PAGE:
A rather interesting example shows up in Elantris. Near the start there is a mention of Hrathen as the savior of Arelon which most simply put down to simply stating his thoughts. It isn't until the end that you find out that Hrathen defects when he realizes how evil Dilaf is, and then sacrifices his own life to kill him, saving the entire joint population of both Arelon and Teod from being annihilated by the Derethi cult.
Genesis 3:15 'he will crush your head, and you will strike his heel.' If you're Christian, this is foreshadowing to Jesus punishing Satan (the snake) ... a few thousand years before he was born.
As well as Isaiah, Jeremiah, and every other prophetic book. This is to be expected, considering the nature of what a prophecy is.
In addition, many Old Testament events are similar to events in the New Testament.
When Reyna summons Percy to a private meeting with her in the principia, he sits in the other praetor's chair while waiting for her.
The Mark of Athena brings up a few times the fact that all children of Athena are afraid of spiders.
The first volume of The Lord of the Rings has this ironic example: Frodo says, "So far, my only hope has been to get here (Rivendell.) I hope I shan't have to go any further...I have had a month of exile and adventure, and I find that has been as much as I want." Guess what the next two books are about?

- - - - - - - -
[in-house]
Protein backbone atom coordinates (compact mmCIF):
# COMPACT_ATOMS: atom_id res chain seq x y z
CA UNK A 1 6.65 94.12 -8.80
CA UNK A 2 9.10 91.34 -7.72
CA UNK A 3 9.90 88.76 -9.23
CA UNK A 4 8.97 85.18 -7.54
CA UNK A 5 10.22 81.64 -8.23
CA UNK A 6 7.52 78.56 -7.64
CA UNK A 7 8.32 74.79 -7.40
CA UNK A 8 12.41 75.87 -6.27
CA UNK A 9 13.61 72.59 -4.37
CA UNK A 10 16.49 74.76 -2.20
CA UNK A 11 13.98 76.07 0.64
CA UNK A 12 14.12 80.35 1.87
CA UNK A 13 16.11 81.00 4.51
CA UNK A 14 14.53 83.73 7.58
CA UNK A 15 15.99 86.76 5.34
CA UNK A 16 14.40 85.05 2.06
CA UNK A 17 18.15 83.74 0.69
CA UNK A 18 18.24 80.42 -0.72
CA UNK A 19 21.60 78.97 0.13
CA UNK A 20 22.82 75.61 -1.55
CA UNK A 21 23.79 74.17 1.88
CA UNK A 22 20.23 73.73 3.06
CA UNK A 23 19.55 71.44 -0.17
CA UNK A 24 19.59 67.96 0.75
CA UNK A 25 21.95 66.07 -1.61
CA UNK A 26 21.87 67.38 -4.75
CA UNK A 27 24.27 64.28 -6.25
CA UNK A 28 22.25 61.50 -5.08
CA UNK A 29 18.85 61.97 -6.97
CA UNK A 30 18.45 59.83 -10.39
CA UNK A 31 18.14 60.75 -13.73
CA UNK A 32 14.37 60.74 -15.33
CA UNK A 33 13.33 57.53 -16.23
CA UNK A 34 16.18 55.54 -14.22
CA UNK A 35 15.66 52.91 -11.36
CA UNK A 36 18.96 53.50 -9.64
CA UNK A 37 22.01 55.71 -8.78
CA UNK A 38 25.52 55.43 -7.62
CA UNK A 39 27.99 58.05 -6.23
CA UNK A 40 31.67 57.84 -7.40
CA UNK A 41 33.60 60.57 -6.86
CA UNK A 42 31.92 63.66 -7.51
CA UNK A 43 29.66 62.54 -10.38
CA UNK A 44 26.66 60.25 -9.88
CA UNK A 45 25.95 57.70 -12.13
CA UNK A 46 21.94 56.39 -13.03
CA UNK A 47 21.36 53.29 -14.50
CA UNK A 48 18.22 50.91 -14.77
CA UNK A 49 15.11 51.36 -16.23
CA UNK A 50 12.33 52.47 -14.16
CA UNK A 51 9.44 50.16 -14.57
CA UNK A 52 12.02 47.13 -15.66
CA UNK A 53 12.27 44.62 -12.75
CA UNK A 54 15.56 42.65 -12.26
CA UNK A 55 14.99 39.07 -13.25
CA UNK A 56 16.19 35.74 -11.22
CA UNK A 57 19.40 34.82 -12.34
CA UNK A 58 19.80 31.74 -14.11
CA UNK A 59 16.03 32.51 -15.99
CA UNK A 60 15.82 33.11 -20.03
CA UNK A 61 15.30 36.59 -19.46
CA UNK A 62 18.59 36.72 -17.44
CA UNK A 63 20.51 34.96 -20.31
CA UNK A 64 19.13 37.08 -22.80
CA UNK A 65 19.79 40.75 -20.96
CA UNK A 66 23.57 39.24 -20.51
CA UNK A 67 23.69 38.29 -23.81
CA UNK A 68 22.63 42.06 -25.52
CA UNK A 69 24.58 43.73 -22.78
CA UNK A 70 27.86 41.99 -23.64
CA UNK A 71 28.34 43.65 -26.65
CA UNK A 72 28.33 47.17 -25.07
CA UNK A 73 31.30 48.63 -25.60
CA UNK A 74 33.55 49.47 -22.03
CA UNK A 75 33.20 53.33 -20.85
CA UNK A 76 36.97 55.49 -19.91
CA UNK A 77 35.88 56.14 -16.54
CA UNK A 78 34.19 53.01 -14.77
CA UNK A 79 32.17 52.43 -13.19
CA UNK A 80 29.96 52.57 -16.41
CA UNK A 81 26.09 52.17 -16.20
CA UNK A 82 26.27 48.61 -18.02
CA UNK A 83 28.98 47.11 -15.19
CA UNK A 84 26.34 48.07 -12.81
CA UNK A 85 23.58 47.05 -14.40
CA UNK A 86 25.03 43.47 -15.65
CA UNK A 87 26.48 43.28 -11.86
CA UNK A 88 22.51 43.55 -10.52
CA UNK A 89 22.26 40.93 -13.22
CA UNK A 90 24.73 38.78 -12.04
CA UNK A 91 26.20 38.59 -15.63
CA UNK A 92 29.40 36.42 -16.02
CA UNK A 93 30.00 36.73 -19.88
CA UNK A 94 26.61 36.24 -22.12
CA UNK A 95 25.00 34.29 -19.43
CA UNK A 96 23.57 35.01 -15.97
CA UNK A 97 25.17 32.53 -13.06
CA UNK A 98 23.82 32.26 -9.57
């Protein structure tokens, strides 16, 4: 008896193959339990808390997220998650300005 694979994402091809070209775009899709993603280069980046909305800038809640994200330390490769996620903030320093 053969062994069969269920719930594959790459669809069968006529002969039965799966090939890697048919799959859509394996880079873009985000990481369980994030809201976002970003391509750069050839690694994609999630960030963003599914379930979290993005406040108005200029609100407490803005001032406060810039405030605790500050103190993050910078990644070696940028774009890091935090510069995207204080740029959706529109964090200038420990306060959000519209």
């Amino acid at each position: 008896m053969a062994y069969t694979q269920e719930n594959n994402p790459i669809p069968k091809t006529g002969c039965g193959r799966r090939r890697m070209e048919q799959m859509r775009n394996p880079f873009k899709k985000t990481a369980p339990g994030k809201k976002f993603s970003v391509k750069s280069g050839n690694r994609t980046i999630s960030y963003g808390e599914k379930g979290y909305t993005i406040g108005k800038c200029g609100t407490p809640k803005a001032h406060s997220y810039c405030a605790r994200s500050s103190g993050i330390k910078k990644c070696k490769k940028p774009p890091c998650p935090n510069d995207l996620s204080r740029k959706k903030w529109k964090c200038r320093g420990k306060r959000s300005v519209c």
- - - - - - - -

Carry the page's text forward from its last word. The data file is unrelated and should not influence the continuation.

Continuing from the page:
Also in FOTR, Elrond says to Boromir, "Slow should you be to wind that horn again until you stand once more on the borders of your land and dire need is upon you." The next time he uses the horn, just before his death, fits these circumstances perfectly.
Also in The Bishop's Heir, Dhugal is found to have very strong shields which no one can account for in his known heritage. Kelson's mental touch is unbearably painful, Morgan's less so, and Duncan's even less. This makes sense later when it's revealed the Duncan is Dhugal's father, which makes Morgan also a blood relative.
Early in The Quest for Saint Camber, Rothana asks Kelson to help encourage a love match between his squire (soon-to-be knight) Jatham Kilshane and the Princess Janniver. At the time, Kelson teases her about playing matchmaker, and she will do so again two years later for Kelson himself.